A study by researchers at Western Michigan University has concluded that the KIPP network of charter schools receives significantly more public and private funding than comparable public schools.
KIPP, which stands for Knowledge Is Power Program, serves about 27,000 students in 99 schools around the nation, has been lauded for improving academic achievement of low-income students. The study found that in 2007-08, KIPP received $12,731 per student in public funds, compared with an average of $11,937 for all public schools, and $9,579 for the average charter school. In addition, the study says, KIPP received an average of $5,760 per student in private funds.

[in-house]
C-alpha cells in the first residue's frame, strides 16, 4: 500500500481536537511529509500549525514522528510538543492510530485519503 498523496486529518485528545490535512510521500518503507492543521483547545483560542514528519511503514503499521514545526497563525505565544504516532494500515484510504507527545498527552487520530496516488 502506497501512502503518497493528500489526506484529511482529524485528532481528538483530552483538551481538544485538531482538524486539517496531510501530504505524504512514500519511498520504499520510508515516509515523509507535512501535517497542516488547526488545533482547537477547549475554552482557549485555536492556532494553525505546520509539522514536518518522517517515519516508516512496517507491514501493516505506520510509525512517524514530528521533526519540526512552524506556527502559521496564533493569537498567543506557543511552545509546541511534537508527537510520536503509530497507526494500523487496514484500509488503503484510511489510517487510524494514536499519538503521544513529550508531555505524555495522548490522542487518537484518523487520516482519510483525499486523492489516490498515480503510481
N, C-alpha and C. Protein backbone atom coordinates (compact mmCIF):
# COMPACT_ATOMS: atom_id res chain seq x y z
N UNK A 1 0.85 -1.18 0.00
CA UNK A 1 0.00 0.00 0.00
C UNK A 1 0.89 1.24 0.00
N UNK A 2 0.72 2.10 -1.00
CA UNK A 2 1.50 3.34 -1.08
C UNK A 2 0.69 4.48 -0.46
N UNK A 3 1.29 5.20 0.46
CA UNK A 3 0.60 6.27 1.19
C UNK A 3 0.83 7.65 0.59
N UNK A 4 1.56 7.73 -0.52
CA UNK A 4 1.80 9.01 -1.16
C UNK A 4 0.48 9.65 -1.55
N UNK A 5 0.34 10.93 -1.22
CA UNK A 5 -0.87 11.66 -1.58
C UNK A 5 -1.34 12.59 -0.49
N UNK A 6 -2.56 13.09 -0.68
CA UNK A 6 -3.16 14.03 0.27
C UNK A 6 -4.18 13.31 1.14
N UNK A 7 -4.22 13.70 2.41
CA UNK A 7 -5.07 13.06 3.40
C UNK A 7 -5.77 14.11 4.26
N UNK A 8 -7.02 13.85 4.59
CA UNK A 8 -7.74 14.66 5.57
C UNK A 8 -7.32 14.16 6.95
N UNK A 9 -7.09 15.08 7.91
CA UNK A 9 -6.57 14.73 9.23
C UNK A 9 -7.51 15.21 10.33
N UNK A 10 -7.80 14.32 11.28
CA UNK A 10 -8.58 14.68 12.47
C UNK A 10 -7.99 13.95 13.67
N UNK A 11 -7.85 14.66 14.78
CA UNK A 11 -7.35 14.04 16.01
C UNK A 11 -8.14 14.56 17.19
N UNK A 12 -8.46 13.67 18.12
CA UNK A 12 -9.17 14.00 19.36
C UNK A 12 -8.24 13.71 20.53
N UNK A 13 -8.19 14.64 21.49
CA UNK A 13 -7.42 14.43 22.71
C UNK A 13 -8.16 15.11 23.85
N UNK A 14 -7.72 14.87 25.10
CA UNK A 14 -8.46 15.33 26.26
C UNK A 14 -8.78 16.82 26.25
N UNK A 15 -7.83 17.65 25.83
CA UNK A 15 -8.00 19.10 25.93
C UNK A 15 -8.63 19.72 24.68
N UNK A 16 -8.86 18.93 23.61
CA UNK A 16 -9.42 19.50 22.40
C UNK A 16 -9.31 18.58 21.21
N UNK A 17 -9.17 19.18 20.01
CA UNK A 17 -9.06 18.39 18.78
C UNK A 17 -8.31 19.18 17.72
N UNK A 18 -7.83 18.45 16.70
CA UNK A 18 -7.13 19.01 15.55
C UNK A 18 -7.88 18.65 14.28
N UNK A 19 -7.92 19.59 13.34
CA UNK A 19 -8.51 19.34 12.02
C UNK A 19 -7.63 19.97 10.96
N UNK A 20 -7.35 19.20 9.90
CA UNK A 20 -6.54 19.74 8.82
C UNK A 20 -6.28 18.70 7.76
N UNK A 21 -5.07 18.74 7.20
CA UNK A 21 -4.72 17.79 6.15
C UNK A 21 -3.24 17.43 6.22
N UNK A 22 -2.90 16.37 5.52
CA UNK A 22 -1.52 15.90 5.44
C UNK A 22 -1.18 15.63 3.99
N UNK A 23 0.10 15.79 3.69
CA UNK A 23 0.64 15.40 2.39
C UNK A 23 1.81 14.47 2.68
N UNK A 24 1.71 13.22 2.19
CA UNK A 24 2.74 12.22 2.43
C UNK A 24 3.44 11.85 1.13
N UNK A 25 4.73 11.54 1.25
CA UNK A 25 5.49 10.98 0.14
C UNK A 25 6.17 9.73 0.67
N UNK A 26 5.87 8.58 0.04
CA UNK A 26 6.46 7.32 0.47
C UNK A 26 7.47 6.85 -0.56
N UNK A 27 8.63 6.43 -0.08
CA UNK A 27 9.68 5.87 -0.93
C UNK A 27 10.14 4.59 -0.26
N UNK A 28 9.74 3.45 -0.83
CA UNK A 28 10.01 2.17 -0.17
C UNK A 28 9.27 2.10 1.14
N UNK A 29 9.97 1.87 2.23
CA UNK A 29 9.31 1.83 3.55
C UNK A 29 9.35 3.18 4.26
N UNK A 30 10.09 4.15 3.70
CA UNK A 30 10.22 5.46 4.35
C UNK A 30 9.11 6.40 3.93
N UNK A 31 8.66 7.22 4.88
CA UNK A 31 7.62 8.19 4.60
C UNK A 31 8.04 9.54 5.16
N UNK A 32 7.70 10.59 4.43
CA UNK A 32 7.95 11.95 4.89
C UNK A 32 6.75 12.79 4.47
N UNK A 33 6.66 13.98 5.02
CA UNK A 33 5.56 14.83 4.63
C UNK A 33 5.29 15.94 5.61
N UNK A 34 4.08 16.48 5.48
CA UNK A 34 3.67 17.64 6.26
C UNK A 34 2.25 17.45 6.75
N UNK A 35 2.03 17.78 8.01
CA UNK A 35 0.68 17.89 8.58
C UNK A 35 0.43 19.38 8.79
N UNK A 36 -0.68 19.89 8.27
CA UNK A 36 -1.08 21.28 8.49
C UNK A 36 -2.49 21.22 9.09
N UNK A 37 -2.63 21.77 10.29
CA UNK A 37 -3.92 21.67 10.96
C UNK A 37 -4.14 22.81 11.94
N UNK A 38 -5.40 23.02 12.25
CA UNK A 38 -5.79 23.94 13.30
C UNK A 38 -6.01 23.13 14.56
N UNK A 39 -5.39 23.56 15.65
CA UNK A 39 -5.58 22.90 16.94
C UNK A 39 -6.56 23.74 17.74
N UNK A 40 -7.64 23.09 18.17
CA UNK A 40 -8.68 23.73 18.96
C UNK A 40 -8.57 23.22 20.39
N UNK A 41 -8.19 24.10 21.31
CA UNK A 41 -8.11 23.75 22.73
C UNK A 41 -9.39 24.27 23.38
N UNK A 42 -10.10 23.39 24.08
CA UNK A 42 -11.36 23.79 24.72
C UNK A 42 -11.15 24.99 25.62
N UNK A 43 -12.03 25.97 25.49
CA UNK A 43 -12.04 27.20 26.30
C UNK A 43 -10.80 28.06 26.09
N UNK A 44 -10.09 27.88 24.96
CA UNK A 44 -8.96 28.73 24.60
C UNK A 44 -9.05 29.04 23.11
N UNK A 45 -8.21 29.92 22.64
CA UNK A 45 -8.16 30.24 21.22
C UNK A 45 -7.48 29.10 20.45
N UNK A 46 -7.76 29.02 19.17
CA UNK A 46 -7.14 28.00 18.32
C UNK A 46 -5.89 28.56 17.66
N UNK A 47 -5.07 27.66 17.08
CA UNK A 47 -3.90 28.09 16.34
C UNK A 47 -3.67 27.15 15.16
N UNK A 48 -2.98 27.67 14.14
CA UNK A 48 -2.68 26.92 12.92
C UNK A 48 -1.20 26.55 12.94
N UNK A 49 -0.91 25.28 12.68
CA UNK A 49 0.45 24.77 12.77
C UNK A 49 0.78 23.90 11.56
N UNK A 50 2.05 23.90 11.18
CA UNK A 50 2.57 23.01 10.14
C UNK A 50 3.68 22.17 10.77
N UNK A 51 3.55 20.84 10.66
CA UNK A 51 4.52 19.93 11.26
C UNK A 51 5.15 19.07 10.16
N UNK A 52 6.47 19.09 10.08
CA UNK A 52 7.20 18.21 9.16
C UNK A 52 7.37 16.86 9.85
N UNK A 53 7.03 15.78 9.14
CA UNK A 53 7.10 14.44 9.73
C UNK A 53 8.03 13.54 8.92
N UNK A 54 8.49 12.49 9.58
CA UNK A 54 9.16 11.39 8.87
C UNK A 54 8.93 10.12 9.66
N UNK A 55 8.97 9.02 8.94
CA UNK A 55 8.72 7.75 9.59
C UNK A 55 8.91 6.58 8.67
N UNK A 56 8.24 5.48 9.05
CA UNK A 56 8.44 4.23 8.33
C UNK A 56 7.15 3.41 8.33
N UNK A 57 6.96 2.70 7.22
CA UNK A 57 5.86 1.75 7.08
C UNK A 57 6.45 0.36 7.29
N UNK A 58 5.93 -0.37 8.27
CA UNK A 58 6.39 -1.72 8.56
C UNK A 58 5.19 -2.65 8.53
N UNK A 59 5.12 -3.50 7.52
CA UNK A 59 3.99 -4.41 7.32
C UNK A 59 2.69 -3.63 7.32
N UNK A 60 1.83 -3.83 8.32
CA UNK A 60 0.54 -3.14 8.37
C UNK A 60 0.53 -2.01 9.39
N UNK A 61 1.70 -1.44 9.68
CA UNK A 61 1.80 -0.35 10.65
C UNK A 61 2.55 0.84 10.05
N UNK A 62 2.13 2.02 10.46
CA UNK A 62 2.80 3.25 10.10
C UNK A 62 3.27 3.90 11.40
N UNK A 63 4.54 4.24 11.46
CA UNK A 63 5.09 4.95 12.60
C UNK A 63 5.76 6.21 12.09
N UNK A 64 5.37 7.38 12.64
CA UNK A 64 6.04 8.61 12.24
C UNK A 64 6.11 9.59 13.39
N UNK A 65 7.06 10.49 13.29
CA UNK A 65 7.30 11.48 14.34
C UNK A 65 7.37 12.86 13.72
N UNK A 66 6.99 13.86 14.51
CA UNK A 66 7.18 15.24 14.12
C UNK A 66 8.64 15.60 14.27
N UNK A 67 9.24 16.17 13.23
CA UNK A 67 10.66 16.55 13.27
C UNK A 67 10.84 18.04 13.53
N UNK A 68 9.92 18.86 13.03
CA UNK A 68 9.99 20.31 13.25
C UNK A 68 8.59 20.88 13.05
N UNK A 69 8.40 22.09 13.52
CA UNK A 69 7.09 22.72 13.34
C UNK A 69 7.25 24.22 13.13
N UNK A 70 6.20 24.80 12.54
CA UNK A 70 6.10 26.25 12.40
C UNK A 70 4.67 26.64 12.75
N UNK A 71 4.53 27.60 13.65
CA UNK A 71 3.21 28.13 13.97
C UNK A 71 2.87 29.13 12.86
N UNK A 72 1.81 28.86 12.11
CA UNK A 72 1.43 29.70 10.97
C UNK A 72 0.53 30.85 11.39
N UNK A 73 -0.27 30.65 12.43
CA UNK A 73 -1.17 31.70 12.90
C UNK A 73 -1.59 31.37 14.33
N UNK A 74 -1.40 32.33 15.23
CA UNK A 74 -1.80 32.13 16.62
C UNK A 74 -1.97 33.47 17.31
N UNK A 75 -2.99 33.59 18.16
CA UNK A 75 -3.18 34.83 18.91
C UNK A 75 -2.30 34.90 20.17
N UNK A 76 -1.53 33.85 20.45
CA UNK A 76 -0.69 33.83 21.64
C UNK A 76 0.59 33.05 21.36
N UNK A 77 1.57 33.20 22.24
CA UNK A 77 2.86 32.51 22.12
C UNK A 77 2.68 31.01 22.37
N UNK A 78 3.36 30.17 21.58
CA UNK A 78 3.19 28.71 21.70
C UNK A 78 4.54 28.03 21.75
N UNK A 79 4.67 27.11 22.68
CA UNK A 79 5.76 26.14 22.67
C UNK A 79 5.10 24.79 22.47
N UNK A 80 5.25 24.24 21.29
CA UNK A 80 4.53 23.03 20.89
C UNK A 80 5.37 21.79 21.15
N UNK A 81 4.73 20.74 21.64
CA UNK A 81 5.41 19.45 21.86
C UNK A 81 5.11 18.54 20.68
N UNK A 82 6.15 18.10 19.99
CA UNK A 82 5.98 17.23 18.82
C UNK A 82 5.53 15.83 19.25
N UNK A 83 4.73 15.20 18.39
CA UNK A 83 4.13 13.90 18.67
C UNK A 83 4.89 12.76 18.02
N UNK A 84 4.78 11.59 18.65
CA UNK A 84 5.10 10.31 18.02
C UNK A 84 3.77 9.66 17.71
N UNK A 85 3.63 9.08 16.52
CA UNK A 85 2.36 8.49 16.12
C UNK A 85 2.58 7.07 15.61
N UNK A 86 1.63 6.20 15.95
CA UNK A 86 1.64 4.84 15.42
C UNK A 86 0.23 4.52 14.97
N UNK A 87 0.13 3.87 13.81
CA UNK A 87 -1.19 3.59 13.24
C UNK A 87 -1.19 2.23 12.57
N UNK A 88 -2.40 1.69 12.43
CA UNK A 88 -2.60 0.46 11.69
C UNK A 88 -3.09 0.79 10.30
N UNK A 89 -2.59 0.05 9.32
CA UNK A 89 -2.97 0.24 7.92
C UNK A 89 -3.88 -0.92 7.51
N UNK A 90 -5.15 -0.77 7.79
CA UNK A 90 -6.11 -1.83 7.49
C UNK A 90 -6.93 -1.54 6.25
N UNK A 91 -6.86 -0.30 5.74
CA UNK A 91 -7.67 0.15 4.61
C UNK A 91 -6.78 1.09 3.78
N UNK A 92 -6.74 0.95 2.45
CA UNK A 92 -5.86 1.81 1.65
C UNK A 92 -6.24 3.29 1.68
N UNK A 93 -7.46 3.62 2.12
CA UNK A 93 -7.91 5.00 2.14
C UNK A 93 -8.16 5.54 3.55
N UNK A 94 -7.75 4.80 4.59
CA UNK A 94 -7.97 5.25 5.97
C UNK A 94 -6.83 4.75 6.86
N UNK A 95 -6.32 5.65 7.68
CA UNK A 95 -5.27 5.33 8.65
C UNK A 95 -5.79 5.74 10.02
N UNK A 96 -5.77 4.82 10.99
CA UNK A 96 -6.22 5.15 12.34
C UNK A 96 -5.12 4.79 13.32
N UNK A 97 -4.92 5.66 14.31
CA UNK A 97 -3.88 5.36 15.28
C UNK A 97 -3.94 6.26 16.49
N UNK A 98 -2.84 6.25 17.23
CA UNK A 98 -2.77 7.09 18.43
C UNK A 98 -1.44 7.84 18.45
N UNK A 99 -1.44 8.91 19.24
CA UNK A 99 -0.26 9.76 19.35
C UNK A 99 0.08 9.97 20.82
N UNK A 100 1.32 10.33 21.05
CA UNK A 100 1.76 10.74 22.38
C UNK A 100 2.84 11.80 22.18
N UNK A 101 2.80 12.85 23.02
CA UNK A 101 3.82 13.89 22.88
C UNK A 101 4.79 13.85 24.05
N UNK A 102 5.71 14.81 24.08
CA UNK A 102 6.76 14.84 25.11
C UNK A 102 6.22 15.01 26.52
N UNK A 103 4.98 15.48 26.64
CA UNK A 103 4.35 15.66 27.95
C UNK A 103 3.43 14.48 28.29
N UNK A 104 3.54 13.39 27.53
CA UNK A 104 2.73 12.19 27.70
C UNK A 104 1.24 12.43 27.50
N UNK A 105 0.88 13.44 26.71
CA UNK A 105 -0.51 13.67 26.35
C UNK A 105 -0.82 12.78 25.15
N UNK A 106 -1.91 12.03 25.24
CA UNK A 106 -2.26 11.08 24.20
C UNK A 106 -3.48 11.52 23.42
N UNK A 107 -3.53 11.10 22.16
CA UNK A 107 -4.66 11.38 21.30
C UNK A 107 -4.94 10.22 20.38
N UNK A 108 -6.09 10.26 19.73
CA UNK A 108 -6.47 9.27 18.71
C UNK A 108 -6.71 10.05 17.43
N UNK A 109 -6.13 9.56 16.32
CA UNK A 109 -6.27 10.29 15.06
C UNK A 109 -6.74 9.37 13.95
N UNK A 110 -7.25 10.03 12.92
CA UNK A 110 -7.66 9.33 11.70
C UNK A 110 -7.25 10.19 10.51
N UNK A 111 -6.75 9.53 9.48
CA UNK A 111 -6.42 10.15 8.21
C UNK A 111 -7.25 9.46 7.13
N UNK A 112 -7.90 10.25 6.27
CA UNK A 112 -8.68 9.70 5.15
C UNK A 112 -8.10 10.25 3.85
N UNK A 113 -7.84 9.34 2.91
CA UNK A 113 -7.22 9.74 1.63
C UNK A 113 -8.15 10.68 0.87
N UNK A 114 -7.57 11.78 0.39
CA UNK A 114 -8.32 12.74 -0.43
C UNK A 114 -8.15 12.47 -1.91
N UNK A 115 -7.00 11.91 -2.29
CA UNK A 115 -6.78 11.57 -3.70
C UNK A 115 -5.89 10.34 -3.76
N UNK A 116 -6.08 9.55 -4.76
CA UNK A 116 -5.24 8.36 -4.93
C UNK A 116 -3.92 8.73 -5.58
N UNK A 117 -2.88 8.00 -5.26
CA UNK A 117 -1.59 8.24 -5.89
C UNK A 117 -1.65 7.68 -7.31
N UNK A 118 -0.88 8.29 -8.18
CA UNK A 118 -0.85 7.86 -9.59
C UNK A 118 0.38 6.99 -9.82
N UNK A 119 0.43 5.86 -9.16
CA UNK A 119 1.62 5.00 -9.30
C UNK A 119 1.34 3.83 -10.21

"The funding KIPP receives from public schools—more than $6,500 more per pupil in addition to what local school districts receive—is not likely to be sustainable in the longer run," the study maintains.
KIPP rejects the study and argues that it uses faulty data.
The study "claims that KIPP has a $6,500 advantage per student over neighboring district schools in fiscal year 2008—due in large part to their asserting that KIPP receives $5,760 in additional private funding per pupil," a KIPP statement says. "The report uses a selective sample of our schools, misunderstands how KIPP schools use private funding, and contains incorrect data points."